Issue five of #24MAG is now online and you can read it here. The theme of this issue is data, and so I wrote a short story about how people tend to focus on the outliers in their data, rather than focus on the general trend; specifically how one guy keeps making the same mistakes in his relationships because, this one time, it worked.
I’m really proud of the piece, not least because it’s outside of my general oeuvre, in that it’s about relationships and hard emotional breakups and not about, say, Batman. Thanks to some great editing from Rose Fox and Sara Eileen Hames, it’s a story about a three dimensional person and his human mistakes, and not a polemic about logical fallacies, and is all the stronger for it.
That said, I still want to write that polemic, and I have my own blog and so here goes.
The thing about data is that it’s boring. At least it should be. If you’re doing it right, then the statistics gathered should match the real world, and if the results are surprising, then either there’s something wrong with your study (most likely) and there’s something wrong with your general understanding of the world (unlikely but actually really exciting).
The number one cause of death in America is heart disease. We should be terrified of heart disease, much more so than we are of terrorism, or plane crashes, or bird flu. But we’re not. Not that there aren’t doctors and organizations committed to fighting heart disease and making us healthier, but someone dying of a heart attack isn’t front page news. It’s common. It’s expected.
Instead we focus on the outliers, because that’s where the stories are. Something, anything, happening “against all odds” is interesting. And someone succeeding “against all odds” is heroic. Romantic.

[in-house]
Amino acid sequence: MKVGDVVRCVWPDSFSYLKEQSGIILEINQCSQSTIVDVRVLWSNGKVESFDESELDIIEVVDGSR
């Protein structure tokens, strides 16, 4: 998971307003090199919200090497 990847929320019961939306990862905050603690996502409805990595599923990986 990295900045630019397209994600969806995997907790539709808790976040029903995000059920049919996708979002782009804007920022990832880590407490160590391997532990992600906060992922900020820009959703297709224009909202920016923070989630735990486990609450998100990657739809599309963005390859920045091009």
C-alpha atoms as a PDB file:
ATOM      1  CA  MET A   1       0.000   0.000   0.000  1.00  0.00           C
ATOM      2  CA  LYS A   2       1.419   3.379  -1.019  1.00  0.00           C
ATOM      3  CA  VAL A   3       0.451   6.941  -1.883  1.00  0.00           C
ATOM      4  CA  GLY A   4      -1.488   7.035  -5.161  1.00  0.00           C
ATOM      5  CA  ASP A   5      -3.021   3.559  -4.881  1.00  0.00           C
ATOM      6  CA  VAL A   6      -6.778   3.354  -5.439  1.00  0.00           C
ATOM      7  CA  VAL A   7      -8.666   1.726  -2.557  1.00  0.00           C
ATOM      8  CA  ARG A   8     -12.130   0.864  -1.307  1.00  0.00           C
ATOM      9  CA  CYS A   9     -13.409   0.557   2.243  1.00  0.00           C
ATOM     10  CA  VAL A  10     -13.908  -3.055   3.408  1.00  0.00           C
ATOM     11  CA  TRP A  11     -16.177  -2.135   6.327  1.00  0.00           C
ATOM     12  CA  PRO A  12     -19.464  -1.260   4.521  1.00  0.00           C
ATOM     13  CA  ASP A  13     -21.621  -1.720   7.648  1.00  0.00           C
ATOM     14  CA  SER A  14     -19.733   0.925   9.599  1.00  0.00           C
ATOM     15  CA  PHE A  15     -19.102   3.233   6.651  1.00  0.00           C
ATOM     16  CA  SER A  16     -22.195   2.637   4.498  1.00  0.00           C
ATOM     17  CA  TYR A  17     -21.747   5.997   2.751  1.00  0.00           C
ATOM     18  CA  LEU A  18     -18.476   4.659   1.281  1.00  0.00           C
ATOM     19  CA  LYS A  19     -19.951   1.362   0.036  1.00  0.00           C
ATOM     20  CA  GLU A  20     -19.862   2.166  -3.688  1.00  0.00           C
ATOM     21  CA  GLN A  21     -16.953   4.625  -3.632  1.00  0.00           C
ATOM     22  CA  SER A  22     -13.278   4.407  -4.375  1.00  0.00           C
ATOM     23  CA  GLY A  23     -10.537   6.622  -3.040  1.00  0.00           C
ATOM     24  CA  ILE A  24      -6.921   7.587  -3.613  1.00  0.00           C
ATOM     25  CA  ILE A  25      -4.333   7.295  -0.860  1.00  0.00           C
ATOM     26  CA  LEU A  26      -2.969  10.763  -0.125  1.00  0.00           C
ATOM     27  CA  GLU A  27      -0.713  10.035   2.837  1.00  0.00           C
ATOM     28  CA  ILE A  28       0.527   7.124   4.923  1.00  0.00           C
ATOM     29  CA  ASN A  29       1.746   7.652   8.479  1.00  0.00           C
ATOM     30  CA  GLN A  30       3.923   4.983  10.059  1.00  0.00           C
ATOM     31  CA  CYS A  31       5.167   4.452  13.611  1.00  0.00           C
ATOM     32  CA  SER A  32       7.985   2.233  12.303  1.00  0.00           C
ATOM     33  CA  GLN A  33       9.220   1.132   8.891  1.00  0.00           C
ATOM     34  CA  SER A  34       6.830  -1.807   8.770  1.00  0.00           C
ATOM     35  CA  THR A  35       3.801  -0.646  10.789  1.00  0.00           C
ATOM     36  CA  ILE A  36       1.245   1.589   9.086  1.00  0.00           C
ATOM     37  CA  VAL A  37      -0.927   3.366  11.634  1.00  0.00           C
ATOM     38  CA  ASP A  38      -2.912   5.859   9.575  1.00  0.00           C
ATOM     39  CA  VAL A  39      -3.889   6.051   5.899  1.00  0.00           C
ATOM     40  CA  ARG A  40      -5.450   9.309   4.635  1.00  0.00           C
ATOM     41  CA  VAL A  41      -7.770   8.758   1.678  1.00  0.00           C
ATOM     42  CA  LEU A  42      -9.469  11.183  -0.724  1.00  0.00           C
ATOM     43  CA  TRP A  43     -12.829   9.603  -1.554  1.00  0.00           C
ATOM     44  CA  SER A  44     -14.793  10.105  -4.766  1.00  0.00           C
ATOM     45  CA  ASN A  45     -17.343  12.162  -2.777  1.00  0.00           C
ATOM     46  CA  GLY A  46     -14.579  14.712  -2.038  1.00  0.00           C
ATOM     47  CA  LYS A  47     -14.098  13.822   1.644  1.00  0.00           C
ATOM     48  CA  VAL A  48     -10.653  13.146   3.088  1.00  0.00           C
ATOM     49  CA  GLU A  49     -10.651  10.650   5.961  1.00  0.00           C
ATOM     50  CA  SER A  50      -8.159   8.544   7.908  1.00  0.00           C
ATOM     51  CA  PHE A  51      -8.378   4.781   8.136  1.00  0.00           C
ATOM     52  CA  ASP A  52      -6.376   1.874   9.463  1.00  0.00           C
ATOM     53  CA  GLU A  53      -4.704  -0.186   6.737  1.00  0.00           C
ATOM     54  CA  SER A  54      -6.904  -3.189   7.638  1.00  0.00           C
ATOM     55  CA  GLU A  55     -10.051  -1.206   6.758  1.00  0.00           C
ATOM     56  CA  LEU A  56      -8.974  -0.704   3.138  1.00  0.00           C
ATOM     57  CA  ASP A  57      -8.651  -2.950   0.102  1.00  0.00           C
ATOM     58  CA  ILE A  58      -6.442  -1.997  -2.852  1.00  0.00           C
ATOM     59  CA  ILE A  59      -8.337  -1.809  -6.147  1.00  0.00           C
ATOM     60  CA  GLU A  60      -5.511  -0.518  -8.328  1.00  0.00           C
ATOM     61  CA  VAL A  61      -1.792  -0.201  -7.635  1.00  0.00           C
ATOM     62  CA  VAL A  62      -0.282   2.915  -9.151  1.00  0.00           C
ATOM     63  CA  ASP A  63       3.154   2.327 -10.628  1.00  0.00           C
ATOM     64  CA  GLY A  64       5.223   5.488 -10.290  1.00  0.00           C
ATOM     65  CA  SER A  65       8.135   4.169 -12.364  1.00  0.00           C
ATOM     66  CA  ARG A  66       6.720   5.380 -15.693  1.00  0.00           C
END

So we tell stories about the “unlikely hero.” The “star-crossed lovers.” The “one in a million chances.” Even when we tell stories about our lives, we don’t start, “the same thing happened today that happened for the last hundred days.” We start, “The craziest thing happened at work today!”
In this way, all fiction is speculative fiction. Even if it has nary a ray gun or a vampire, the story is about the unlikely thing happening. If most cross-cultural relationships fail, this about the one that works. If most murdered women are killed by their husbands, this is about the time that the husband was framed.
The problem is when people so focus on the the outlier they cannot see the trend.
Some of this is willful self-delusion, because the outlier is the desired result. Having proof that at least one time the world worked exactly they way they wanted it to, they ignore the overwhelming amount of times it does not (i.e. those who believe abstinence-only education reduces teen pregnancy, despite every study showing that it has exactly the opposite result).
There are those so inured by fiction to expect the unexpected that they expect the unexpected in real life too. I’ve heard it called the Perry Mason effect, where jurors expect every case to have some kind of twist. Every cop show they’ve ever seen shows that the first suspect is never the actual culprit, so no matter how slam-dunk the case, prosecutors find jury trials risky because there’s always the chance that one of the jurors thinks this is 12 Angry Men and they’re Henry Fonda.
It’s the difference between a good gambler and a bad one. A good gambler believes in probability, a bad one believes in luck. The good gambler bets on the most likely outcome, while the bad gambler bets on the outcome that would be best for him, or most exciting for him, or the one he believes an inexplicable, supernatural force will cause, i.e. he’s feeling “lucky”.
It’s fun to read about the outliers, because they are good stories, but we cannot lead out lives guided by them. We can want our lives to be more exciting than they are, but we cannot expect them to be. By definition, we cannot expect the unexpected to happen, nor should we. Believing in the improbable is a recipe for disaster. Falling in love with an outlier will only break your heart.